The Karen Chemical Dependency Collaboration: Lessons Learned in Using a Collaborative Framework to Promote Refugee Integration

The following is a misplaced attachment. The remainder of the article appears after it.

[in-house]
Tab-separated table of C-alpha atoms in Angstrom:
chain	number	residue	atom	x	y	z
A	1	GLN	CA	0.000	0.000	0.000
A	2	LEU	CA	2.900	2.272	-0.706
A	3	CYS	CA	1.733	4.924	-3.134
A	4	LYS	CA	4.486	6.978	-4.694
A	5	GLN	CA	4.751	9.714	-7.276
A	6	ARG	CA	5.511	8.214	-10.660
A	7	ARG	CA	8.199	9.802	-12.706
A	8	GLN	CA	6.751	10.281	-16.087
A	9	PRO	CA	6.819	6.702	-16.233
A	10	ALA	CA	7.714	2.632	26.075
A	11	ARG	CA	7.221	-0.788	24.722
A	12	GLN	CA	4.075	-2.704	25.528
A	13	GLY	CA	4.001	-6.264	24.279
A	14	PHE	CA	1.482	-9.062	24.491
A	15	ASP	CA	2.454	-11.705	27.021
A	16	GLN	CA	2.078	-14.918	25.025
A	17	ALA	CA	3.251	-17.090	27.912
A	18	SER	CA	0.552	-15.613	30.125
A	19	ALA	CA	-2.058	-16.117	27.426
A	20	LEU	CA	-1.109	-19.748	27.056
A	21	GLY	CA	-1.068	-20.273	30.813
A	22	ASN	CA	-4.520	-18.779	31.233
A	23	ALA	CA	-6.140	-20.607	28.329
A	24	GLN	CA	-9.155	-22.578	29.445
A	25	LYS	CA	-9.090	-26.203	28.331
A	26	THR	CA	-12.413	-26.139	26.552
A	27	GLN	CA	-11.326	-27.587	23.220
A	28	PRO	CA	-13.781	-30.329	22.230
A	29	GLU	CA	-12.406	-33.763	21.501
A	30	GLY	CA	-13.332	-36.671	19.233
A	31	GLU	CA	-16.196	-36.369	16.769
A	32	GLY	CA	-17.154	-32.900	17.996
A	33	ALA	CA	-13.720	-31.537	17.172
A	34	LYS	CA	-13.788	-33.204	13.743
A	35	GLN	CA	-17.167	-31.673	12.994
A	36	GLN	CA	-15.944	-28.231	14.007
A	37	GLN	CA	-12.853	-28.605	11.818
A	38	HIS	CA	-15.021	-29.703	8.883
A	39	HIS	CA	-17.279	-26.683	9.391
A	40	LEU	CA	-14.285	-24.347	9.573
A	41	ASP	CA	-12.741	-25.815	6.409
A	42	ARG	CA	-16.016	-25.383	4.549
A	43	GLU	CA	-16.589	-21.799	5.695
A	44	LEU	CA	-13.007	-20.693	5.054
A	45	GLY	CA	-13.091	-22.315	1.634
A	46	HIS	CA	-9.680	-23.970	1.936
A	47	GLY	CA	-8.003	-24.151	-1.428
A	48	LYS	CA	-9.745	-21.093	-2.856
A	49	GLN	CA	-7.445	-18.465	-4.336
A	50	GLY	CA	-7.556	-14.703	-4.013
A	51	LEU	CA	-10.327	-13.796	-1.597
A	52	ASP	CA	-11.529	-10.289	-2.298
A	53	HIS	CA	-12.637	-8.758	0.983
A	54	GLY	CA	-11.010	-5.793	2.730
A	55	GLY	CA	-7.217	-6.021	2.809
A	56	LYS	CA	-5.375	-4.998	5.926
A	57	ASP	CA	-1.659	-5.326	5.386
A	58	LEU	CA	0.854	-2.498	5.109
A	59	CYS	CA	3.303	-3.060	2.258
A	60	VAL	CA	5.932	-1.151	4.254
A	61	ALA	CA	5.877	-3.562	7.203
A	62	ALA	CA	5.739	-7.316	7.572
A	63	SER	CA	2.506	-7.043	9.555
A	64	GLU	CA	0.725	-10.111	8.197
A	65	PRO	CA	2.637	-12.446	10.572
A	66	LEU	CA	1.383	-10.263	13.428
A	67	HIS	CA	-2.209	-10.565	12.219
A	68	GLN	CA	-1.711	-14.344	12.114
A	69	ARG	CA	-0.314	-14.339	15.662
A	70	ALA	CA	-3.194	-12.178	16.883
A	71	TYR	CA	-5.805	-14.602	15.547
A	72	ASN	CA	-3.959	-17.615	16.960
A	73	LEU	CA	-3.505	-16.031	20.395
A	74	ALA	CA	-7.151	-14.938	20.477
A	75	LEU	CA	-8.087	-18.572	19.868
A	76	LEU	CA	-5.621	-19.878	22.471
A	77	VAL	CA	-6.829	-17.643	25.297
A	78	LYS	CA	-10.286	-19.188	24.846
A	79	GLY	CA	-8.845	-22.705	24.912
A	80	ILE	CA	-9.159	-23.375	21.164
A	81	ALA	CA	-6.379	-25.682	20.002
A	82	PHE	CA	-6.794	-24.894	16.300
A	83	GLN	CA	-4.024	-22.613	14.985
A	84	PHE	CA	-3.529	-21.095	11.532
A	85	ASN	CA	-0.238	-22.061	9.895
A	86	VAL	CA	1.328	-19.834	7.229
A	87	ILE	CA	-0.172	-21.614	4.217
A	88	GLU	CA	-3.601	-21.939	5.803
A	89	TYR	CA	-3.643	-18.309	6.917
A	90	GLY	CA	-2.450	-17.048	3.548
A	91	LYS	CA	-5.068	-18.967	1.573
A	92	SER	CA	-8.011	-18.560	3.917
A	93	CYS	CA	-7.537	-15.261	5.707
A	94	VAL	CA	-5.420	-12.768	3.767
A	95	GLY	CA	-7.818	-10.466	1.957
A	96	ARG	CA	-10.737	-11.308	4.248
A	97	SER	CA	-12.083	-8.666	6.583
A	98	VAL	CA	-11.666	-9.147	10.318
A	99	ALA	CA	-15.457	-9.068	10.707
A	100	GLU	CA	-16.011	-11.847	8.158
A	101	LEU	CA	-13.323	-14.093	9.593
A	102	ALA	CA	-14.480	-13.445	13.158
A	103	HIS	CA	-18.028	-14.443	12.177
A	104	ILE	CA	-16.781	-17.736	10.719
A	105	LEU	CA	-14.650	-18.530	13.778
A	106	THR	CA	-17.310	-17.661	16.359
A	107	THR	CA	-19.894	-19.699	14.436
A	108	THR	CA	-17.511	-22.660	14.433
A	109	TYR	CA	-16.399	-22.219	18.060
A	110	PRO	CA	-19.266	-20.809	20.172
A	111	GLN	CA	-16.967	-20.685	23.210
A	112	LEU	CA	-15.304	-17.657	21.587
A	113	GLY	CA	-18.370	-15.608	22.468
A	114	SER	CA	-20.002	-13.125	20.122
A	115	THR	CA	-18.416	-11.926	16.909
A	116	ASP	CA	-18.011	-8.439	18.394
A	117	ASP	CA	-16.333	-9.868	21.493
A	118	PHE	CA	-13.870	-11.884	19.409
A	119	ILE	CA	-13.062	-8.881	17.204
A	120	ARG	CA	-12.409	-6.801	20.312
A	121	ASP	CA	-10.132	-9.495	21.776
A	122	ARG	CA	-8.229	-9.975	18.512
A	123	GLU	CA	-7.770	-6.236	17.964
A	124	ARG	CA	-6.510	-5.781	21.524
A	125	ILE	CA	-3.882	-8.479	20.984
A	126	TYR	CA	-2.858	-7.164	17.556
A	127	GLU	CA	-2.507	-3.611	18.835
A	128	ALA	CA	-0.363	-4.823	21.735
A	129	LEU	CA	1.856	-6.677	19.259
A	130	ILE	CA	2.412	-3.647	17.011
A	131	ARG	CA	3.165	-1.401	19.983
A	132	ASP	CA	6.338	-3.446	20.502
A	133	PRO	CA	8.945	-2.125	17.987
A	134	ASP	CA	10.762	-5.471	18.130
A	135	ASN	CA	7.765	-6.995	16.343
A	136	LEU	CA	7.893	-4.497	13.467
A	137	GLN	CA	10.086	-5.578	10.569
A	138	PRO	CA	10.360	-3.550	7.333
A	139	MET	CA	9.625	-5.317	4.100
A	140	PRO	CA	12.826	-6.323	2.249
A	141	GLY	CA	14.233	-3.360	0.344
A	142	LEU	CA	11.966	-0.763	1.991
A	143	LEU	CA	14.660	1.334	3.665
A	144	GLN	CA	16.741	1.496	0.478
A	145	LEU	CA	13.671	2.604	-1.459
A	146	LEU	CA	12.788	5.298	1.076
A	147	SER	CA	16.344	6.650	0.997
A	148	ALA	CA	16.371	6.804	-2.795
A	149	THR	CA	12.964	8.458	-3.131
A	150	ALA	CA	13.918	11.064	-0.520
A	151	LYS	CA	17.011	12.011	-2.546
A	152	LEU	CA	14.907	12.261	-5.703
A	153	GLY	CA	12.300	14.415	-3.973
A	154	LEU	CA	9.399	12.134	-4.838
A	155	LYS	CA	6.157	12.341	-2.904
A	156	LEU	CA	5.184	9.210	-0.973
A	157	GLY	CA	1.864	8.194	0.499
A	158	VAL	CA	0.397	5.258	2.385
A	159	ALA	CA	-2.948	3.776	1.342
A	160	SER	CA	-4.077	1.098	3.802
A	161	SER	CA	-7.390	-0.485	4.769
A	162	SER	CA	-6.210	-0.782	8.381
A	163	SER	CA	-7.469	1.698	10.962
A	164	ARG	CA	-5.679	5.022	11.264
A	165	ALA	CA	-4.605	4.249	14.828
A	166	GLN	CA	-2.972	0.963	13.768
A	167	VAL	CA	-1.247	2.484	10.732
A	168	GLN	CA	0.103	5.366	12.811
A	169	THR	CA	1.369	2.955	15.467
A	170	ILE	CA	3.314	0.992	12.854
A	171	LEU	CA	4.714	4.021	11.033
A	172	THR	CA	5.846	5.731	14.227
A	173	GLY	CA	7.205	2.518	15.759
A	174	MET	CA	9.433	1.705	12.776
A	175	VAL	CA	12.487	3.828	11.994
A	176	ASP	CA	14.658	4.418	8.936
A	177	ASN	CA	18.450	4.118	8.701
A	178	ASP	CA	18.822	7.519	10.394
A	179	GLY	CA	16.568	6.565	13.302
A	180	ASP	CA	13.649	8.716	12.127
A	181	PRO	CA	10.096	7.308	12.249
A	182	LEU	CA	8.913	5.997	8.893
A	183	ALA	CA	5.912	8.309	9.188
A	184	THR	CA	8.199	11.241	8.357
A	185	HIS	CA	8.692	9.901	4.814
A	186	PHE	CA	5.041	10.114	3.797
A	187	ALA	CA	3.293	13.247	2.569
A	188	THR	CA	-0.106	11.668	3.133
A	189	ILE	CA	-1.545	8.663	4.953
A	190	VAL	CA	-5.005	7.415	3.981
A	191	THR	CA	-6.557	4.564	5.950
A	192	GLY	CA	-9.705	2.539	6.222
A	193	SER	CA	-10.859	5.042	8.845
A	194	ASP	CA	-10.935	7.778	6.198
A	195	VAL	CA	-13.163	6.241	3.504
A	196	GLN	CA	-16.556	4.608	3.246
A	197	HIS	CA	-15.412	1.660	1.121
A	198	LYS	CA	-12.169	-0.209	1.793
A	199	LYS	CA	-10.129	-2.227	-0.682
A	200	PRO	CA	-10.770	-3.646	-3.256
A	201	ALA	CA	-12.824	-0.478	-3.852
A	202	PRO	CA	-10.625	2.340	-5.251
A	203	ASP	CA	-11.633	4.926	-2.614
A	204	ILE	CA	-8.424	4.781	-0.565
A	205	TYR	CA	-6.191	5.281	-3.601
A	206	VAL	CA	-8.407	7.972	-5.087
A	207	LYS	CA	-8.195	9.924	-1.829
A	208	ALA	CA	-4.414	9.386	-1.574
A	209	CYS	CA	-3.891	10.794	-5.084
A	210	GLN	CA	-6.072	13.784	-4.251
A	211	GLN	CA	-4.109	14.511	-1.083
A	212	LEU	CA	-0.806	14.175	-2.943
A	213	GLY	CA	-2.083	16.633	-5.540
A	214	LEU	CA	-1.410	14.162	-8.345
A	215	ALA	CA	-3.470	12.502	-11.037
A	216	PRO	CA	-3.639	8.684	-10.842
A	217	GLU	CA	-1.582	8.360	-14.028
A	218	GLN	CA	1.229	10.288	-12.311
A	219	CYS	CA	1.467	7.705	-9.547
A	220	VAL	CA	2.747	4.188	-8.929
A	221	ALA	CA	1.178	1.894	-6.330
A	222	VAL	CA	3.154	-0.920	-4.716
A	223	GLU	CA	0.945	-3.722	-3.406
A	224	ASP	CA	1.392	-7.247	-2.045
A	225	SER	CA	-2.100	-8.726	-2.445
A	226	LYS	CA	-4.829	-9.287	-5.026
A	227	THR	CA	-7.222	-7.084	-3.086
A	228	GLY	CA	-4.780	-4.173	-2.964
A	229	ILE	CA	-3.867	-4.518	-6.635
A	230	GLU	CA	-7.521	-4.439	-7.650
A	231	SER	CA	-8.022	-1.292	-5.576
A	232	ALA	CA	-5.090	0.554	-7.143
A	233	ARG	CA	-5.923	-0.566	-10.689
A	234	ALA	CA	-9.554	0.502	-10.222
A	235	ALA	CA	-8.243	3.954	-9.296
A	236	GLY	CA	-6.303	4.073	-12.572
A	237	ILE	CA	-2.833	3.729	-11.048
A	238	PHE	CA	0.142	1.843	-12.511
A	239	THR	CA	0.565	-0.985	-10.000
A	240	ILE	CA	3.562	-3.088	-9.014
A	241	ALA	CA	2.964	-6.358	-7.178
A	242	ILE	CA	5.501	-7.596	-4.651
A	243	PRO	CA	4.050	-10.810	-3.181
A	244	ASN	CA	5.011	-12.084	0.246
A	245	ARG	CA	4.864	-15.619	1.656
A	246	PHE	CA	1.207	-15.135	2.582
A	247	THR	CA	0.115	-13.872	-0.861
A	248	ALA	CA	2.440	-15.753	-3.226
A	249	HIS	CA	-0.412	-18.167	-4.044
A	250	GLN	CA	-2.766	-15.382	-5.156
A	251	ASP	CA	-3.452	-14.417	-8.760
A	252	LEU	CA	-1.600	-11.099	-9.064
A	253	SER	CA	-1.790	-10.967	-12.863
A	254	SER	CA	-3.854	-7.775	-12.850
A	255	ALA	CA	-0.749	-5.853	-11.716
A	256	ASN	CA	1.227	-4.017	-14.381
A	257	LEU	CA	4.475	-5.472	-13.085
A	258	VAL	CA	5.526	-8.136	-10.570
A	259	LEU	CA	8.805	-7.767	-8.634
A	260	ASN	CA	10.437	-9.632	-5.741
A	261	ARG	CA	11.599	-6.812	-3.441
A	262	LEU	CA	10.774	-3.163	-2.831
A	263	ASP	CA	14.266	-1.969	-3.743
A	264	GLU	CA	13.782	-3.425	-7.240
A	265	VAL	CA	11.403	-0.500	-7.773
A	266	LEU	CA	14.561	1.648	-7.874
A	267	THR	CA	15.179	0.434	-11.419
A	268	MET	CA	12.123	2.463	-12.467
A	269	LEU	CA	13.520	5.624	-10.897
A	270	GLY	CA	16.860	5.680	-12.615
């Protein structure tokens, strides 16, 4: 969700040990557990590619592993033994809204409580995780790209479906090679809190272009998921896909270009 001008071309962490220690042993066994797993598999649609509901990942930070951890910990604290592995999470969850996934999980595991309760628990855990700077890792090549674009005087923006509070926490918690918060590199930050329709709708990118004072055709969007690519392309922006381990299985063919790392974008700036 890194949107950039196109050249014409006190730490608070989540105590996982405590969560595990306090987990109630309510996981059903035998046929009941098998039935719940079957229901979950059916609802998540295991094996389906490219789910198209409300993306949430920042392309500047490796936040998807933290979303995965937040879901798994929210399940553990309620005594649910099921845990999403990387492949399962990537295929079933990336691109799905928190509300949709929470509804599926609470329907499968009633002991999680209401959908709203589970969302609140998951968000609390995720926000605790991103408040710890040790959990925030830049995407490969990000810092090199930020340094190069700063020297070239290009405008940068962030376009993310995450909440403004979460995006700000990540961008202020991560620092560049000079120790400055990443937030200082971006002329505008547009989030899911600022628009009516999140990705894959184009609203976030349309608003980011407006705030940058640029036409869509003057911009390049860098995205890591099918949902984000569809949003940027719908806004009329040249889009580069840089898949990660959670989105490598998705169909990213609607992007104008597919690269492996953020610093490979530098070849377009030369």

While refugee integration is defined as a bidirectional process of mutual learning and adaptation, in practice, the U.S. resettlement program continues to emphasize refugees’ acculturation processes and places little emphasis on cultural or logistical adaptation of existing services. When adaptation does happen, it is often structured around dominant notions of health and well-being. There is a need to explore bidirectional integration processes and existing systems adaptations to accommodate people with refugee backgrounds at the institutional level. This article details a framework to build a sustainable collaboration between a refugee community and existing health and social service systems to reduce harmful alcohol use. The conceptual framework emphasizes three components: 1) adaptation of refugees’ indigenous expertise, networks, systems, and resources; 2) adaptation of existing systems to serve new groups in culturally relevant and effective ways; and 3) the participatory processes through which refugees and existing systems collaborate to achieve mutual goals. This paper describes the application of this framework and concludes with a discussion of lessons to support replication of the framework in other settings. Lessons learned include: equalizing power, paying attention to relationships and roles, engaging in deep cultural adaption of interventions, and building individual and organizational capacity to support partners.
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